I’m creating a web app for services like CRM, Helpdesk, etc, and I’m wondering what might be the best verb form to use to address users… Why?

There will be a lot of tooltips, help guides, instructions, etc, and most importantly…command buttons and different verbal terms can be used…

For Romanic languages, the verb form changes, significantly. While in English, this is not problematic because the conjugating the verb form ‘Save’ is quite simple and eliminates the problem.

Save (infinitive), Save (You), Save (The formal pronoun for You)

In Romanic or Latin languages, this is up for a big debate due to the use of the formal pronoun for YOU. In this case, the conjugated form of the verb Save = Guardar is:

Guardar (Infinitivo), Guarda (Tú), Guarde (Usted).

As we’ll be addressing different audiences that cross over different ages, what do you think is the most correct and most common used form?

My idea is to simply use the “infinitive” but I’d like to get your feedback on this.

Are there any alternatives? Or maybe a post reviewing this issue?


  • 1
    Stackexchange is an English Language site so questions should be left in English. You can edit this question to ask in English, but we cannot translate or answer questions in other languages for you I'm afraid. – JonW Jan 28 '13 at 12:51
  • Ok, I undestand, I will try to translate it to english version :D – rbarona Jan 28 '13 at 14:17
  • Now I post the english version. It's ok now? – rbarona Jan 28 '13 at 14:37
  • Yes, that's much better thanks. We've reopened this for you now. – JonW Jan 28 '13 at 15:28
  • rbarona, what do other sites do in this case? – jlarson Jan 28 '13 at 15:53

I once upon a time translated software for Microsoft into French (which poses exactly the same issues) and their guidelines were:

  • use nouns when possible, or the infinitive if you can't avoid a verb, for UI elements like menus or buttons (eg: Fichier, Edition, Sauvegarder)

  • use the formal form (in French, "vous") when addressing the user, with brackets for gender variants (which is an added layer of fun when dealing with UI in most languages other than English, so we got strings like "Etes-vous sûr(e)...").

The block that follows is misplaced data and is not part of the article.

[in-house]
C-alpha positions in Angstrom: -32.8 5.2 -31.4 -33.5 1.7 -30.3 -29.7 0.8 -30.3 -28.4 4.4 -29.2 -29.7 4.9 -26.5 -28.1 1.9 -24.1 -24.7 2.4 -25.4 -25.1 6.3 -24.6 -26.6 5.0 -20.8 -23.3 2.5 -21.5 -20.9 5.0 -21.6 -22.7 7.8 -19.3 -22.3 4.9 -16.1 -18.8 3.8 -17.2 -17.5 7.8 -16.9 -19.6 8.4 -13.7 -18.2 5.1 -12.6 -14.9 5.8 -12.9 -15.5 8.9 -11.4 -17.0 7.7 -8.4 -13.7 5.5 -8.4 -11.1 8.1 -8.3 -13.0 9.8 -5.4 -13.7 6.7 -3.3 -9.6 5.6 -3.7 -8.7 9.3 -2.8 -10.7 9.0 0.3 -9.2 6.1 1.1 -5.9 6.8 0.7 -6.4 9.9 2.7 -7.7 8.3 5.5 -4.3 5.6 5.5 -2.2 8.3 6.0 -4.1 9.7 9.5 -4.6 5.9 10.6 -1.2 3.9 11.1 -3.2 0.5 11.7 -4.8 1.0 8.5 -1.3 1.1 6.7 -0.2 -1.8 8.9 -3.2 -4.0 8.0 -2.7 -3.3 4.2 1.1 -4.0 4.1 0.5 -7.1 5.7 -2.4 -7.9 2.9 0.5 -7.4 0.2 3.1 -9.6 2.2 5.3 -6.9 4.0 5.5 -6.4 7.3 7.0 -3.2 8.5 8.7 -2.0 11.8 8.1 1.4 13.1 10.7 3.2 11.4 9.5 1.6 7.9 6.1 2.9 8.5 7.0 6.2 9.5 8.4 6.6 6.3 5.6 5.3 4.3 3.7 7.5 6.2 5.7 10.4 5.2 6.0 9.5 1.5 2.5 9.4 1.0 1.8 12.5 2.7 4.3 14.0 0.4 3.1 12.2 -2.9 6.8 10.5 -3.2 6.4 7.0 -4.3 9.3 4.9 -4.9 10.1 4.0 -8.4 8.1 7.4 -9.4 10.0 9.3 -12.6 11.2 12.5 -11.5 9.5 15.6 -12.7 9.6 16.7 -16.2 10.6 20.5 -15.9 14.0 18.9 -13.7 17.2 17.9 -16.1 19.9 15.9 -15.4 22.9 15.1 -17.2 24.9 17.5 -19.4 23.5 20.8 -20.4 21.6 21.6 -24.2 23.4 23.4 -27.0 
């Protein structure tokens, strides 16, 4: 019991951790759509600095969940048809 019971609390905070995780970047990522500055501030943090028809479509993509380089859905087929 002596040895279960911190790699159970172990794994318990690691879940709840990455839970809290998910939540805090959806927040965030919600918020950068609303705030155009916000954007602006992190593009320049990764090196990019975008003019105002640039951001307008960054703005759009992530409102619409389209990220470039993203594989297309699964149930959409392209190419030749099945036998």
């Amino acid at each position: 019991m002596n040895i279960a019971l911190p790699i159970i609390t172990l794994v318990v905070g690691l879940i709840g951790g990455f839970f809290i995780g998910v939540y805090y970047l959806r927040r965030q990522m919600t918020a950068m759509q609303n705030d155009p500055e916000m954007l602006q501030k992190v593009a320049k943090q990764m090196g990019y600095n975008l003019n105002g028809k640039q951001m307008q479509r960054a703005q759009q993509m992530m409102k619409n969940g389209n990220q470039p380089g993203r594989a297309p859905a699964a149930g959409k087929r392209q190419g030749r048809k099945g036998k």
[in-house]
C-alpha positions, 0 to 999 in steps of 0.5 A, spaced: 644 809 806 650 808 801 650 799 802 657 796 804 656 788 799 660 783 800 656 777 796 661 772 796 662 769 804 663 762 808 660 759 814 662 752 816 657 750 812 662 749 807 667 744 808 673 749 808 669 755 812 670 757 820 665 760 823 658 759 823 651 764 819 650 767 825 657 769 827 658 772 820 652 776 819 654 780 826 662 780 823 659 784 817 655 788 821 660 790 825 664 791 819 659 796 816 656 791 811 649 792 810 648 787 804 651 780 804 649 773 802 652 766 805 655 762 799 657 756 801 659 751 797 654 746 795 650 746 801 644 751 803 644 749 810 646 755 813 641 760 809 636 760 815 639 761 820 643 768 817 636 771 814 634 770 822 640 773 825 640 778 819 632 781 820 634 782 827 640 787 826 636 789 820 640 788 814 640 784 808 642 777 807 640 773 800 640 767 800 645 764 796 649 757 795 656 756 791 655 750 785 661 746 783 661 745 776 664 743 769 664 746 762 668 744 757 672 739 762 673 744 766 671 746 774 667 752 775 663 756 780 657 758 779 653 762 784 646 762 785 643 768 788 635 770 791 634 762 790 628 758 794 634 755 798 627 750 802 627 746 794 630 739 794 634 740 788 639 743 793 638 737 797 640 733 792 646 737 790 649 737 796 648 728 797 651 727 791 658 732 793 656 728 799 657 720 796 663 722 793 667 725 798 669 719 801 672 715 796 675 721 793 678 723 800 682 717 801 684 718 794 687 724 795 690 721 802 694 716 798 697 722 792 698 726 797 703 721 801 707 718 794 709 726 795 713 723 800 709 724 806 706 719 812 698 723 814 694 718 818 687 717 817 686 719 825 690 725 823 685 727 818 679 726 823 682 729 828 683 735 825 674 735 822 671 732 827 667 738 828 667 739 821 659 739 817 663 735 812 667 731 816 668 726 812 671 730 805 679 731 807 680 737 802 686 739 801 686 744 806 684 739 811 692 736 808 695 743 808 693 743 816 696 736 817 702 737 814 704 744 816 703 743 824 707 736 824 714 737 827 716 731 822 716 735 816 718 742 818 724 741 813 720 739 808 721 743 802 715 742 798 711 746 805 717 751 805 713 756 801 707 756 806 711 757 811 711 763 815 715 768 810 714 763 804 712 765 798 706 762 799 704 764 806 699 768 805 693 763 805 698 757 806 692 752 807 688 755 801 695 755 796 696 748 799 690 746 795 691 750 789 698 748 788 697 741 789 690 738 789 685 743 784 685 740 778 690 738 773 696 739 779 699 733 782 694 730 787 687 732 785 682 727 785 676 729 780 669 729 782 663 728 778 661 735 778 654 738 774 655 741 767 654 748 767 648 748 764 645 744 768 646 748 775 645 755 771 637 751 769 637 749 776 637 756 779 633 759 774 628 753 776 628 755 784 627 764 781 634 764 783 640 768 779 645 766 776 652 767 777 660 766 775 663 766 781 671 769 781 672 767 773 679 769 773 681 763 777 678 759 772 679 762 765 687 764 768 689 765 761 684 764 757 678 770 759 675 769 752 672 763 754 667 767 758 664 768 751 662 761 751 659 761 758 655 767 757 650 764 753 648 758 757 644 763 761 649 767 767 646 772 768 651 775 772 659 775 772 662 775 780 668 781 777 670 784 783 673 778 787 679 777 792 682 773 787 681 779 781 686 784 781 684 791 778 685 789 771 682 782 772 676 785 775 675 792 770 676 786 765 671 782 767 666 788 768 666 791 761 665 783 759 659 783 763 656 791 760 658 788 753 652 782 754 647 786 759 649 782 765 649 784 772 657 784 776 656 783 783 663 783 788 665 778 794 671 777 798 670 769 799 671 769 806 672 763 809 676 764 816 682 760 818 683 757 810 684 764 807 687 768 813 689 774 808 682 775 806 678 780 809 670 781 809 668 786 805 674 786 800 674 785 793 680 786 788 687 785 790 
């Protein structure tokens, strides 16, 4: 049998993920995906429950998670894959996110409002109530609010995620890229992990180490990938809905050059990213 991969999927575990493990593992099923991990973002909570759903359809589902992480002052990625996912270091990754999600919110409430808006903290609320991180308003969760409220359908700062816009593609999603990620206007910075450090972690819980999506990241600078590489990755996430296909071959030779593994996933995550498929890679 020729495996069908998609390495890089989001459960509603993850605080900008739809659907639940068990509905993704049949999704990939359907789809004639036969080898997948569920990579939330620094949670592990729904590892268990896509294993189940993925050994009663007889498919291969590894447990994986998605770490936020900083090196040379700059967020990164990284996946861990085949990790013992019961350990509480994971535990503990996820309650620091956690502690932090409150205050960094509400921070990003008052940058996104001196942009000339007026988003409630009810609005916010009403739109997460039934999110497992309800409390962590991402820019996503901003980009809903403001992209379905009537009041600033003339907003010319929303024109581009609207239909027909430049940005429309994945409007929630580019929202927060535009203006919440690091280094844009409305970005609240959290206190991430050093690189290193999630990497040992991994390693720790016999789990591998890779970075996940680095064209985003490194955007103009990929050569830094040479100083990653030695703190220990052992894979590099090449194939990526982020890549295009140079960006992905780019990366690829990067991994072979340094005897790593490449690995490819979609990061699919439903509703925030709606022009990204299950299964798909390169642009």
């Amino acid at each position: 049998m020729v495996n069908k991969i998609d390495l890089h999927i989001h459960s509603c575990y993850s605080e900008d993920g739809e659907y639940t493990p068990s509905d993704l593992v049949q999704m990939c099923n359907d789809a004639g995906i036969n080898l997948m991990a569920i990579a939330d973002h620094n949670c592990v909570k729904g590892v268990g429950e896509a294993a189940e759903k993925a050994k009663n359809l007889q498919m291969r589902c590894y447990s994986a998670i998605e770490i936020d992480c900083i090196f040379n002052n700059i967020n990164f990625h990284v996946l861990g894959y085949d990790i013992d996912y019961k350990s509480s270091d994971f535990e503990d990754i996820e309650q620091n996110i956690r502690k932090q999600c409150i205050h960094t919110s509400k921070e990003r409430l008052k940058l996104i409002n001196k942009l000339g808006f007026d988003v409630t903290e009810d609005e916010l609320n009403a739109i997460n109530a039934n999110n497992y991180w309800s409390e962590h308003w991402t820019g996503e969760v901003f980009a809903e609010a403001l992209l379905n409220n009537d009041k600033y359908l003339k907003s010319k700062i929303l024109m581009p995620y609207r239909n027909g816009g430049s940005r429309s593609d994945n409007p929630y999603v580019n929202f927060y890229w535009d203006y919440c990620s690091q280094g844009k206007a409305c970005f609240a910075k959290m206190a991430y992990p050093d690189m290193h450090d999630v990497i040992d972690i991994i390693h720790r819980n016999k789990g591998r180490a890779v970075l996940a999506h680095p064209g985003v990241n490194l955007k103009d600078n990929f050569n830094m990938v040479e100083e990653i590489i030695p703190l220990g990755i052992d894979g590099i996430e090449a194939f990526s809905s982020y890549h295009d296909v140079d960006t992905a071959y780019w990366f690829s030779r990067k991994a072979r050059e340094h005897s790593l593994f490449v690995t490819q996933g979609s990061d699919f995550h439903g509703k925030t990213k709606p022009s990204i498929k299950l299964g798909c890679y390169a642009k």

If your audience is very broad and includes both people you would address informally (children) and formally, you can't go very wrong addressing everyone formally and using polite forms ("Veuillez appuyer...") rather than the imperative ("Appuyez...").

However, I would recommend, as other people here have done, looking at the grammatical forms and vocabulary used in commercial software by companies like Apple, Microsoft or Google which will have invested a great deal of time and thought into how this works best. Aside from anything else, using a vocabulary consistent with common usage in existing sites will make yours feel more familiar to your users. Good luck!


Edit: Use this manual for Simplified English, developed by the AECMA for English usage in the Aerospace industry.

The answer depends on the language, the culture of its speakers, and the sub-cultures that are part of the audience.

TL;DR: For English, use the present tense.

I would generally look to newspaper and news source publishing style guides.

  • The AP Stylebook
  • The Chicago Manual of Style
  • The Economist Styleguide
  • NY Times Manual of Style and Usage
  • The Guardian Style Guide

... and so many more.

These companies build a tested example of a neutral style and represent the form of usage expected and accepted by the public.

To specifically address the grammar of verbs used in English-language sites, I'm going to reference Chicago Manual of Style, 15th edition. Within a discussion of tenses (5.115-5.121), it should be recommended that we use the Present tense of verbs. This "primarily denotes acts, conditions or states that occur in the present {I see} {you understand}" [CMoS 177]. When making a command in English, it is common to use the present tense and assume the subject of the sentence. Therefore, as above, when you reference "save", you're using the present tense of

  • (You all,) save.
  • (You (formal)), save.

When asking about the infinitive, you're talking about a verb form and not necessarily tense. An infinitive is the root form of a verb. It will often be the form of the verb used in the present tense, but when you talk about using infinitives, generally it's in the context of using them like a noun, in an adjectival/adverbial/prepositional phrase.

  • And, as you illustrated in your question, conjugation can be complicated and is about more than just the verb tense. A "what is the best verb conjugation" question would further considerations, IMO. – Matt Jan 28 '13 at 20:06

You want to ensure the visual language you use is as universally understood as possible. For instance there are symbols for play, stop, pause, fast-forward, rewind, go-to-beginning, etc. are the common well understood ones. (This may seem to not need saying but I've run across media players with control symbols that I didn't understand.)

Keep the control set minimal (e.g. you don't need multiple speeds of rewind).

Consider only having push-button inputs (volume would be controlled by push buttons, not slider), basically simplifying the input grammer.

Your Answer

By clicking “Post Your Answer”, you agree to our terms of service, privacy policy and cookie policy

Not the answer you're looking for? Browse other questions tagged or ask your own question.